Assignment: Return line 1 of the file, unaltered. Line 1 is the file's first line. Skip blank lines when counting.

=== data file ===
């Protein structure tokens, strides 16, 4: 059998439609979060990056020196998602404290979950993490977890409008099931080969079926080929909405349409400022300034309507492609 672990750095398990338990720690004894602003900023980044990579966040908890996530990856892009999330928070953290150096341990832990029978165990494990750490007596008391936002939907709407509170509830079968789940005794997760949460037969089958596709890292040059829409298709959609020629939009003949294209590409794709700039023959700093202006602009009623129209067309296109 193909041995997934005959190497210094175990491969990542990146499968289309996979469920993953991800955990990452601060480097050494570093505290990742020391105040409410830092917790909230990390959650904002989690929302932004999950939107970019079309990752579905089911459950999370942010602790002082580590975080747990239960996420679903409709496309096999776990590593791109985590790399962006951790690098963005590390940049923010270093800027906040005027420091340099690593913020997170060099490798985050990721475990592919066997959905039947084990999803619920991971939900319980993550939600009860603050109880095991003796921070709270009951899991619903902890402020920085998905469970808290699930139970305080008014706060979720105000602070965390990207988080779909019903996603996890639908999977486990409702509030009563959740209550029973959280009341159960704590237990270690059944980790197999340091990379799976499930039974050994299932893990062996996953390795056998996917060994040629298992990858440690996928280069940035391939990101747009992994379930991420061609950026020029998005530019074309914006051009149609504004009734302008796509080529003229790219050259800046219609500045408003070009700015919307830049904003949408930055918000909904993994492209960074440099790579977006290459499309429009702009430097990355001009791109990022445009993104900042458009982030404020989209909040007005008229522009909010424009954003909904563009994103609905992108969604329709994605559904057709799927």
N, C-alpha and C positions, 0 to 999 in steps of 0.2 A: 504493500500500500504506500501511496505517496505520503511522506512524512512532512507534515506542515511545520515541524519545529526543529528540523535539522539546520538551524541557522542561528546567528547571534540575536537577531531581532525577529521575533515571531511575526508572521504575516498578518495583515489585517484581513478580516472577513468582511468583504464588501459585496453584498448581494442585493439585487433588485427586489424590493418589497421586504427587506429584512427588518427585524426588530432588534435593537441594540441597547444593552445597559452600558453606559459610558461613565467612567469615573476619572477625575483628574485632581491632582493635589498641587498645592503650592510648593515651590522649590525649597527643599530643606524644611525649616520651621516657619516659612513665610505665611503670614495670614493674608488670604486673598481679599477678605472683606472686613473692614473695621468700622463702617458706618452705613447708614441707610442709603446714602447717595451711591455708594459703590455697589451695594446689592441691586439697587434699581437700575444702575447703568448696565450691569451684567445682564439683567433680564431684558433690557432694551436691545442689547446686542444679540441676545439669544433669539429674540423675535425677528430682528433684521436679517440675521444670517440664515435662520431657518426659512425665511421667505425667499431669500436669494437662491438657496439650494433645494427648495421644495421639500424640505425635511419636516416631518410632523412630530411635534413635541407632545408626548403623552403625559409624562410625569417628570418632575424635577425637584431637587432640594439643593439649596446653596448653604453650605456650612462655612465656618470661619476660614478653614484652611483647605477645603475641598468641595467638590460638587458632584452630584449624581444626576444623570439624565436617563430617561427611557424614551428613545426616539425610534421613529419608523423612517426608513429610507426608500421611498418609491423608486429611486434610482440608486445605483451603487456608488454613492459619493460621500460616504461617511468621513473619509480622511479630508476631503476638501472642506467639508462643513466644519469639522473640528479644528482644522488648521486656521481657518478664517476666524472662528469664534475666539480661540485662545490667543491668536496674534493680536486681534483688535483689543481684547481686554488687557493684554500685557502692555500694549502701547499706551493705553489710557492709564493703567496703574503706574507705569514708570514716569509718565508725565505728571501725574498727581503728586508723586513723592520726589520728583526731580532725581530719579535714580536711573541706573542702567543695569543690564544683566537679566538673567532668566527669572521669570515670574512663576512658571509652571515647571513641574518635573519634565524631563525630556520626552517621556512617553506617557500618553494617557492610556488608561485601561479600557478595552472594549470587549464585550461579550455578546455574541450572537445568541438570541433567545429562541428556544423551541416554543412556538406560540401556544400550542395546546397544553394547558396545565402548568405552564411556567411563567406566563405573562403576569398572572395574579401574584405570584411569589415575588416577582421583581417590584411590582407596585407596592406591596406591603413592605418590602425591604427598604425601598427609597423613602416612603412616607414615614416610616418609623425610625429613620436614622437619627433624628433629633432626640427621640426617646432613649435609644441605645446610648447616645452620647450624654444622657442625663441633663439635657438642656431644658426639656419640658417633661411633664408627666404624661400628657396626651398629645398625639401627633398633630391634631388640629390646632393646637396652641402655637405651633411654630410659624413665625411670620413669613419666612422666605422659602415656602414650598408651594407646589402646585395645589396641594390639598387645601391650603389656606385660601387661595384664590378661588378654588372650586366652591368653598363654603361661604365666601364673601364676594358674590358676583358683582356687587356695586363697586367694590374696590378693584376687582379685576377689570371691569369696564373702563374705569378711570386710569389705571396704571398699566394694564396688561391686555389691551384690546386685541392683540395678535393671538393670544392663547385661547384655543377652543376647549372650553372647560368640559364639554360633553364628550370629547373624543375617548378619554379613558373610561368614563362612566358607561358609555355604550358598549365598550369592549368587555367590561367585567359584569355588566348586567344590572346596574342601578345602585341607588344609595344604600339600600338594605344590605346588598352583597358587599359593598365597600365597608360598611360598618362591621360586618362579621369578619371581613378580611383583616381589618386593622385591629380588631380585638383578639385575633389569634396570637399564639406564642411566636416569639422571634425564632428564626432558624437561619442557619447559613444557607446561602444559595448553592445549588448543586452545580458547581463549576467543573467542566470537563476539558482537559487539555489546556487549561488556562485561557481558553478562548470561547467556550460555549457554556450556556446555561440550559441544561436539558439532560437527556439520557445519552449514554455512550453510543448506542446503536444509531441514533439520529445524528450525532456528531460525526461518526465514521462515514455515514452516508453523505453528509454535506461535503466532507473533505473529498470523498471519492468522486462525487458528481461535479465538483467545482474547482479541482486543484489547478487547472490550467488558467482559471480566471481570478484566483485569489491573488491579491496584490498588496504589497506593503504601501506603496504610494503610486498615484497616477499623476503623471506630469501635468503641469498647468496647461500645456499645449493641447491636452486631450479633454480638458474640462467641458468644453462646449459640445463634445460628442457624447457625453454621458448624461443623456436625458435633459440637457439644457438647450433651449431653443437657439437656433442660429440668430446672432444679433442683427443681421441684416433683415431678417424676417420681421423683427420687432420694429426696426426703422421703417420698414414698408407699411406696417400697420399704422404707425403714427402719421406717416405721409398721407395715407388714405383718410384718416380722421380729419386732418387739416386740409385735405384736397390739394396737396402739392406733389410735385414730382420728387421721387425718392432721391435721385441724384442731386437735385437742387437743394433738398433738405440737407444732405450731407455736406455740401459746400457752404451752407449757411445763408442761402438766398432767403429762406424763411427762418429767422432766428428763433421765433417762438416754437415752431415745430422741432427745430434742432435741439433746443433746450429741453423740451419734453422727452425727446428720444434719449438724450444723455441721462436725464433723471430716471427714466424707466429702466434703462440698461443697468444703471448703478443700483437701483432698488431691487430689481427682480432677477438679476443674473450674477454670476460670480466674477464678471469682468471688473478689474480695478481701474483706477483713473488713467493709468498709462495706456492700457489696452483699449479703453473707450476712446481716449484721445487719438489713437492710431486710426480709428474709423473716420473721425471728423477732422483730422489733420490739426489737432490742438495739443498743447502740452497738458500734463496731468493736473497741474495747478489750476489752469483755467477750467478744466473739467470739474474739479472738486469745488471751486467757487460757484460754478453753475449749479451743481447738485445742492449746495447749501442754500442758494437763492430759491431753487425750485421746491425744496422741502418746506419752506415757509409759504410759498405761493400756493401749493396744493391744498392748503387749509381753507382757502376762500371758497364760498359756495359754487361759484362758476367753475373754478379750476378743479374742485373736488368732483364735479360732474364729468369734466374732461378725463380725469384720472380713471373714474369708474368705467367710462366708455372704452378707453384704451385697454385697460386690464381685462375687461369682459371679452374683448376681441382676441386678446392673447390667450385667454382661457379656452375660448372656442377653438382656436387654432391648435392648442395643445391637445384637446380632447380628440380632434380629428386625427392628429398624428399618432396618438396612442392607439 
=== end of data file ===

């Protein structure tokens, strides 16, 4: 059998439609979060990056020196998602404290979950993490977890409008099931080969079926080929909405349409400022300034309507492609 672990750095398990338990720690004894602003900023980044990579966040908890996530990856892009999330928070953290150096341990832990029978165990494990750490007596008391936002939907709407509170509830079968789940005794997760949460037969089958596709890292040059829409298709959609020629939009003949294209590409794709700039023959700093202006602009009623129209067309296109 193909041995997934005959190497210094175990491969990542990146499968289309996979469920993953991800955990990452601060480097050494570093505290990742020391105040409410830092917790909230990390959650904002989690929302932004999950939107970019079309990752579905089911459950999370942010602790002082580590975080747990239960996420679903409709496309096999776990590593791109985590790399962006951790690098963005590390940049923010270093800027906040005027420091340099690593913020997170060099490798985050990721475990592919066997959905039947084990999803619920991971939900319980993550939600009860603050109880095991003796921070709270009951899991619903902890402020920085998905469970808290699930139970305080008014706060979720105000602070965390990207988080779909019903996603996890639908999977486990409702509030009563959740209550029973959280009341159960704590237990270690059944980790197999340091990379799976499930039974050994299932893990062996996953390795056998996917060994040629298992990858440690996928280069940035391939990101747009992994379930991420061609950026020029998005530019074309914006051009149609504004009734302008796509080529003229790219050259800046219609500045408003070009700015919307830049904003949408930055918000909904993994492209960074440099790579977006290459499309429009702009430097990355001009791109990022445009993104900042458009982030404020989209909040007005008229522009909010424009954003909904563009994103609905992108969604329709994605559904057709799927």